Community Spotlight: Rick Linsk

Rick Linsk, who was elected president of the Federation Board of Directors at our 85th Annual Meeting on July 20, is a long-time Federation volunteer and leader, having served as board vice president from 2016 to 2018 and president-elect since 2018. He chaired the Central Budget and Review Committee, which leads Federation’s allocations process, from 2013 to 2015.


“We have a strong and caring Jewish community in St. Paul,” said Rick. “I’m looking forward to working with my fellow board members, colleagues, and community members to find ways to be even more welcoming and responsive to all Jews in greater St. Paul. Just as we draw on our traditions and teachings, we will tap new technologies and the immense creativity of our community to create more engagement, more dialogue, and more tzedakah.”


Since 2009, Linsk has been an attorney with Lockridge Grindal Nauen P.L.L.P. He works primarily in the firm’s health care, insurance, employment, and products liability litigation practices. After earning his law degree, he was a judicial law clerk for the Minnesota Supreme Court. Previously, he was a journalist for more than two decades for newspapers in Pennsylvania, Delaware, New Jersey, New York, and Minnesota. He was an investigative reporter with the St. Paul Pioneer Press from 1999 to 2006.


Rick Linsk lives in St. Paul with his wife Nancy Crotti and is a member of Mount Zion Temple. Rick and Nancy have two adult children, Hannah and Madeleine, who live in the Twin Cities.


“We take care of each other, and the broader community, for that’s our calling, our Torah.”


Remarks by Rick Linsk at Federation’s 85th Annual Meeting

I want to spend a few minutes considering a question and looking forward a bit. First the question: Why are we here?


I don’t mean why are we all here together tonight on yet another Zoom call. But why are we here as participants in a Jewish community?


I suggest it’s because our project, the essence of what we do, starts with seeing each person as created in the divine image. Because we believe this, it shapes everything we do. It sparks our commitment to chai, to life itself. 


“We take care of each other, and the broader community, for that’s our calling, our Torah.”


Every class taught, every child nurtured, every meal served, every act of tzedakah performed, every relationship deepened is a small miracle. All these add up to tikkun olam, repair of the world, our statement about living in a just society and world, about resisting complacency and despair. Thanks to all of you who have been doing this work in your organizations and in your own way.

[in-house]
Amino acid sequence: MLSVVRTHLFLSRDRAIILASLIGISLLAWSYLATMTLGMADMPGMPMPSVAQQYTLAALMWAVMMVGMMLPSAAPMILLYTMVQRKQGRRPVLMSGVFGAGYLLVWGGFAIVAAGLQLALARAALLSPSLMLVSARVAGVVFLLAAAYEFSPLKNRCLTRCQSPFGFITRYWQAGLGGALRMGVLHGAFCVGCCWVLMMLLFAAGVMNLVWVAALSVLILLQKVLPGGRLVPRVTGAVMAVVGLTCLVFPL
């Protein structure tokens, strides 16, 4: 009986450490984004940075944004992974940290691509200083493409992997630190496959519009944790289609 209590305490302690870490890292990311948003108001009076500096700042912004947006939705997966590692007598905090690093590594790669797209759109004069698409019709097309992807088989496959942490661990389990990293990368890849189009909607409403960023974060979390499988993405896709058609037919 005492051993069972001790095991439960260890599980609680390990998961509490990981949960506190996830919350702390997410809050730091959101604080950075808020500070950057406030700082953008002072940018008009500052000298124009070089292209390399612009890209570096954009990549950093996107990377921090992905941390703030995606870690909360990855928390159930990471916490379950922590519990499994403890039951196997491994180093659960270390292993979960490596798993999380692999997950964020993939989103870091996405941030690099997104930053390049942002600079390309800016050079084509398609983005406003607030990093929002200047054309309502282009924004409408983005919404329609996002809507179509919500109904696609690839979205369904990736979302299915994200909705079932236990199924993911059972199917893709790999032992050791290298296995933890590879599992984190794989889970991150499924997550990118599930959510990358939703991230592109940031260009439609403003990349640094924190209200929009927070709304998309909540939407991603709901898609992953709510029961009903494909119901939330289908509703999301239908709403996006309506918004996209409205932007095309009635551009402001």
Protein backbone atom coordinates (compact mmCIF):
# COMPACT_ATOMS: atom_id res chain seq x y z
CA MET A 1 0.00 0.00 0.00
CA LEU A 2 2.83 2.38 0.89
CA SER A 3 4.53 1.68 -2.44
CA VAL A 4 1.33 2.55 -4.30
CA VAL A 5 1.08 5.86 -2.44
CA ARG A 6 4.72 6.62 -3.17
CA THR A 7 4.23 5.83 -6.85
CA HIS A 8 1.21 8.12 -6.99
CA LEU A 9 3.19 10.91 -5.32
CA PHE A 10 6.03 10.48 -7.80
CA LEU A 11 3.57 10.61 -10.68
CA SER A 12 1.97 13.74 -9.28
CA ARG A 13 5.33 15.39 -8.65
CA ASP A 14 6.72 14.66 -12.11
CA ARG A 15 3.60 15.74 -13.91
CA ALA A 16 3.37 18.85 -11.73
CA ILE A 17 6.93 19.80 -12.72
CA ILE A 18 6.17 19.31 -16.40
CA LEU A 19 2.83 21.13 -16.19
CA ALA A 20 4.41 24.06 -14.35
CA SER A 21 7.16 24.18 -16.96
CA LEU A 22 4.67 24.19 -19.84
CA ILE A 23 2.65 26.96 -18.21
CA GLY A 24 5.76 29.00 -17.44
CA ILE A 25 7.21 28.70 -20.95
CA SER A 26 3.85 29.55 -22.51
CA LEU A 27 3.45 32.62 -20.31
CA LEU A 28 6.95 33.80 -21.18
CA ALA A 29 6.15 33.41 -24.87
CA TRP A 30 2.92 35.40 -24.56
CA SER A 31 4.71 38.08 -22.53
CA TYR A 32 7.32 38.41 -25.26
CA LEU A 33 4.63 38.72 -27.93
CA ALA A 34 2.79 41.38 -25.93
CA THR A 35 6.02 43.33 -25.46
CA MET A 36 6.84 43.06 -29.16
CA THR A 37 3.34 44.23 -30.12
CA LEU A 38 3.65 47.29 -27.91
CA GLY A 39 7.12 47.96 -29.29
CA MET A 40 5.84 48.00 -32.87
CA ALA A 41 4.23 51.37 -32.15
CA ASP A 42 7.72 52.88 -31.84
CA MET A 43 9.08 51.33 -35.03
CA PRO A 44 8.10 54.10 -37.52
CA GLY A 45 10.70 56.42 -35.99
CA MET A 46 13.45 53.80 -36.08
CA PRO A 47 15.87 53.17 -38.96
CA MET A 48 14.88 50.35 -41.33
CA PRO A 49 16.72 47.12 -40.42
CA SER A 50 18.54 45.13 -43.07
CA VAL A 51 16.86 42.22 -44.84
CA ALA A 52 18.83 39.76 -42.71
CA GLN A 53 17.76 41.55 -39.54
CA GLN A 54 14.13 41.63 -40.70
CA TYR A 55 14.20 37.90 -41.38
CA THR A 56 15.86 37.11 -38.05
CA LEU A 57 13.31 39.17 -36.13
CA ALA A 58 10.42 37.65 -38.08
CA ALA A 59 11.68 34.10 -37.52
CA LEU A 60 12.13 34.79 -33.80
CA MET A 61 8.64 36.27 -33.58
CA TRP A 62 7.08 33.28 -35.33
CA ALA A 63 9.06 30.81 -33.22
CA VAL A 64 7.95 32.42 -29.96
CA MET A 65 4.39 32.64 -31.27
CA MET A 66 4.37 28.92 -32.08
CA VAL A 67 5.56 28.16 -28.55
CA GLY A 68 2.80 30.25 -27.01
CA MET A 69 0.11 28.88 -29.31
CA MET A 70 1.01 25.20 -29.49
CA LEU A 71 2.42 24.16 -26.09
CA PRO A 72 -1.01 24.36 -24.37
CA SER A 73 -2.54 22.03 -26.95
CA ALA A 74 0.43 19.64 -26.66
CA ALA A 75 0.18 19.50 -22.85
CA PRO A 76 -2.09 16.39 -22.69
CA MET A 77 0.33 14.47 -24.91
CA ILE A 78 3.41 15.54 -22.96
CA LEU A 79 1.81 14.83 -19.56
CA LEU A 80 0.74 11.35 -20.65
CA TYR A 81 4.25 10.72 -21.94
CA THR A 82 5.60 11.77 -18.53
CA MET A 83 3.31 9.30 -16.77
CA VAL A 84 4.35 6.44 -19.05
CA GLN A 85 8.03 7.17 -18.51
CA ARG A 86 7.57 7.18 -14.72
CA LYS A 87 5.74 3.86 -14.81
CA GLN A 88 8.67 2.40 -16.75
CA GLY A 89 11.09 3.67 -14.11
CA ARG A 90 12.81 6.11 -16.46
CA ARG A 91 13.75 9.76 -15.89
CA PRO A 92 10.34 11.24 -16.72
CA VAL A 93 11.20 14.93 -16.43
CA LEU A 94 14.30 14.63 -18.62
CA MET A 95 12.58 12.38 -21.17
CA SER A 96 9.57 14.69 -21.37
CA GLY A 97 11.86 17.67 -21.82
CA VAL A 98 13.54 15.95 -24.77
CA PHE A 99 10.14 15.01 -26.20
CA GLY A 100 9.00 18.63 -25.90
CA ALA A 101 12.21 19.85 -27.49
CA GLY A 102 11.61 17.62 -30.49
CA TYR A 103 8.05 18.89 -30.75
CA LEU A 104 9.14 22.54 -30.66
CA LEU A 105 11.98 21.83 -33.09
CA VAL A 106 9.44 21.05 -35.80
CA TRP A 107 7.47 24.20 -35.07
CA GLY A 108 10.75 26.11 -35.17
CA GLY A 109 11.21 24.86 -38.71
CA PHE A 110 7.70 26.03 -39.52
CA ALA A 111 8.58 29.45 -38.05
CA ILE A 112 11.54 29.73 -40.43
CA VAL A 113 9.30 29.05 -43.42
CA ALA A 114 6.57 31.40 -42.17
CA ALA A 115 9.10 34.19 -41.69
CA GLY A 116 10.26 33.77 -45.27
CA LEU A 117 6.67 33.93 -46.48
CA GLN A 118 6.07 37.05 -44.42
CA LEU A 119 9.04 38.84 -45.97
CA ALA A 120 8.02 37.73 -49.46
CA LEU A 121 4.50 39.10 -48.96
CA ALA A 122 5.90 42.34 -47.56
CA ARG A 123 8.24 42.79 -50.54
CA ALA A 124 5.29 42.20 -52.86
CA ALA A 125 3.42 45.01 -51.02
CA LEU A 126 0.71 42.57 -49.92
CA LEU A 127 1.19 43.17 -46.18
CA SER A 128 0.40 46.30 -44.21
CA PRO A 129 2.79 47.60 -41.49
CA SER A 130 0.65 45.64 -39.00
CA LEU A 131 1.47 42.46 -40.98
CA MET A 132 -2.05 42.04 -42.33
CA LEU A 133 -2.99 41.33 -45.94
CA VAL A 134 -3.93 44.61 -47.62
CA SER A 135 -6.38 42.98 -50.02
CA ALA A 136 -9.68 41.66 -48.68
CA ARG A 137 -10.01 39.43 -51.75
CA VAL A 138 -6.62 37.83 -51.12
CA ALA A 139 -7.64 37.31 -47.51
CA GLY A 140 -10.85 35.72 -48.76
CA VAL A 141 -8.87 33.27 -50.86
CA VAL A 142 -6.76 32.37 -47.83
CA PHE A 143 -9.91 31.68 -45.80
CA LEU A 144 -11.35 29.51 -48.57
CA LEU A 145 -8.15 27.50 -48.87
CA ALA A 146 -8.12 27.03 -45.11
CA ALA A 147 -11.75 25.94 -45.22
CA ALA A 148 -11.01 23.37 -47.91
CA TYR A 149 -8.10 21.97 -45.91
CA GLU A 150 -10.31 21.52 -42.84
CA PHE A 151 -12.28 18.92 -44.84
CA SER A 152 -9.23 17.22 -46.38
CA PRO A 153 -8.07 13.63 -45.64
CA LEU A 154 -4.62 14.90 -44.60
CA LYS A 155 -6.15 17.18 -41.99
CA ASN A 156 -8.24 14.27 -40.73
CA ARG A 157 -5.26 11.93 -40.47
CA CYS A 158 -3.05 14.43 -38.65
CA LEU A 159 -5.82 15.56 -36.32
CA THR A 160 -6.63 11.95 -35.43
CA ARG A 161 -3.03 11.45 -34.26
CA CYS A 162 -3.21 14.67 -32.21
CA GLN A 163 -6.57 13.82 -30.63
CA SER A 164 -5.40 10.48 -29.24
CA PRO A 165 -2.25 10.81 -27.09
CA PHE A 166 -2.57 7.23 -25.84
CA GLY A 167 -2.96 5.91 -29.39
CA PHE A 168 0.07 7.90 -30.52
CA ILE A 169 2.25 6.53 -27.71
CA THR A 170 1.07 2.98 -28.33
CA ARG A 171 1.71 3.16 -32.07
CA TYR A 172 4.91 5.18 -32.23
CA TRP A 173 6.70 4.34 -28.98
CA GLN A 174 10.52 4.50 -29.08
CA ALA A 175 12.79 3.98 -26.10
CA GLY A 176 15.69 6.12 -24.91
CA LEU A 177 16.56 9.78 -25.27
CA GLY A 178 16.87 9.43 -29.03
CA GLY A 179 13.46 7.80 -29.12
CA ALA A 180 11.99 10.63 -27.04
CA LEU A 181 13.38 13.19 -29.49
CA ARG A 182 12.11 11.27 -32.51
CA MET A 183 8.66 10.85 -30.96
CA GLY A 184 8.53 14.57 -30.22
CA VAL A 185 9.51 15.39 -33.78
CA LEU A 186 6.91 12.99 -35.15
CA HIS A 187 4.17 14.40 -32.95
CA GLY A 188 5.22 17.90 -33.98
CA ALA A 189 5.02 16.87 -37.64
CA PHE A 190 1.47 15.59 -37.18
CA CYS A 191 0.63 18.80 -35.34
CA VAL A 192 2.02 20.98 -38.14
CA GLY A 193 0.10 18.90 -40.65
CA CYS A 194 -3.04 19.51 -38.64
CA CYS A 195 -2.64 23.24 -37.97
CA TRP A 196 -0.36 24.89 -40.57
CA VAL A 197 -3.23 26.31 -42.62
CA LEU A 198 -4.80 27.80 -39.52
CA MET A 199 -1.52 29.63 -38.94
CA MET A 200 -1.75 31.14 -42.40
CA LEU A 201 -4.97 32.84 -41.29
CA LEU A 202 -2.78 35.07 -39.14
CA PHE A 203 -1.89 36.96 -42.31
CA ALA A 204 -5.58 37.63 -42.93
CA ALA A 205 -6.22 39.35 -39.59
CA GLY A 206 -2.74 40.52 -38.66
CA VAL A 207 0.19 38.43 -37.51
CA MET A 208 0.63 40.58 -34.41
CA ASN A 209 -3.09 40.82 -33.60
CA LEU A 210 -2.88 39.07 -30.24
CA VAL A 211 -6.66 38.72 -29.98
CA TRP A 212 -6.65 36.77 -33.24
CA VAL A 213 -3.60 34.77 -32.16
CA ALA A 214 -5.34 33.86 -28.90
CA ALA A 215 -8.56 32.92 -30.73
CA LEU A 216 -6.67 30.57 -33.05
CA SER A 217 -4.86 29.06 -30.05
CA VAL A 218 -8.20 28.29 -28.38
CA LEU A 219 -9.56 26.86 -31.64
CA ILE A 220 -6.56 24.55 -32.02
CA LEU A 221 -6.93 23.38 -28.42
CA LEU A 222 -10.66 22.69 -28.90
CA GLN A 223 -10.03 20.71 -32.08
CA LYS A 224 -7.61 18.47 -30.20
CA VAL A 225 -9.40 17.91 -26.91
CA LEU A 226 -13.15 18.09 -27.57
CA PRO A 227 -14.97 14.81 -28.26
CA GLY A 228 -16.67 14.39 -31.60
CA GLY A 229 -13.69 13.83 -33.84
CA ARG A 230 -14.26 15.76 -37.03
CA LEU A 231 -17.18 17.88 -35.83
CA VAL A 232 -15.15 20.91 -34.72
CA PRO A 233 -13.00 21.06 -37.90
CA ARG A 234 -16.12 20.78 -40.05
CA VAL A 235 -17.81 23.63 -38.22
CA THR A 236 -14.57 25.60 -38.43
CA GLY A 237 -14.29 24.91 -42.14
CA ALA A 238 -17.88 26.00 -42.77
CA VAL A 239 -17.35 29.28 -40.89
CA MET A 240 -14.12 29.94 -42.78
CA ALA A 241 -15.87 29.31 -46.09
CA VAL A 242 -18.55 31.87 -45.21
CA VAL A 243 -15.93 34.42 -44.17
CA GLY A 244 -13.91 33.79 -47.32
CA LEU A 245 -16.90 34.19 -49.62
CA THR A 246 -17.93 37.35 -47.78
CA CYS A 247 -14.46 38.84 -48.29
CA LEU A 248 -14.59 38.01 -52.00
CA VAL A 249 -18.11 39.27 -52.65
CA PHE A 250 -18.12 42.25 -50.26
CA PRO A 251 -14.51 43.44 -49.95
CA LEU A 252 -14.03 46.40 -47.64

Your work is even more urgent than ever.

The writer, activist, and professor David Elcott, who was the scholar-in-residence of my Harry Kay Leadership training cohort 18 years ago, observes in his 1995 book “A Sacred Journey” that in a modern Western society, Judaism and a Jewish approach to life are part of an open market of “values, ideas, and competitive traditions.”  People are free to pursue other interests – money, leisure, fame, you name it. And David said this 25 years ago.

He also offers what I think is a useful metaphor of G-d in the center of the universe pulling on thoughts and behaviors like a magnet. And all of us orbiting around that magnetic force – some closer to the core than others, some farther out, and our orbits changing over time.

What I would like to see (and accomplish) these next two years is to bring more people into that orbit that Elcott speaks of, and closer in as well.  How we do it – how we compete with the other choices people can make – is detail we will have to work out together.  We can draw on our traditions and teachings even as we tap new technologies and the immense creativity of our community.  

As we figure that out, I would like to see us be kinder to one another. And be more respectful to each other (even as we work together on challenging issues). More patient with each other. And become closer to each other.

All this includes people who have felt overlooked, neglected, mistreated, or hurt for any reason, including Jews of color and people of color.  

If we can do this together, it will not make our challenges go away, but I believe it will make them a measure easier to address and make progress on. We can have more engagement. More dialogue. More tzedakah. More healing. More justice. A Jewish community knitted tighter together. A better world.


I think it could be exciting … even fun.

I look forward to partnering with you and others toward all this.

Thank you,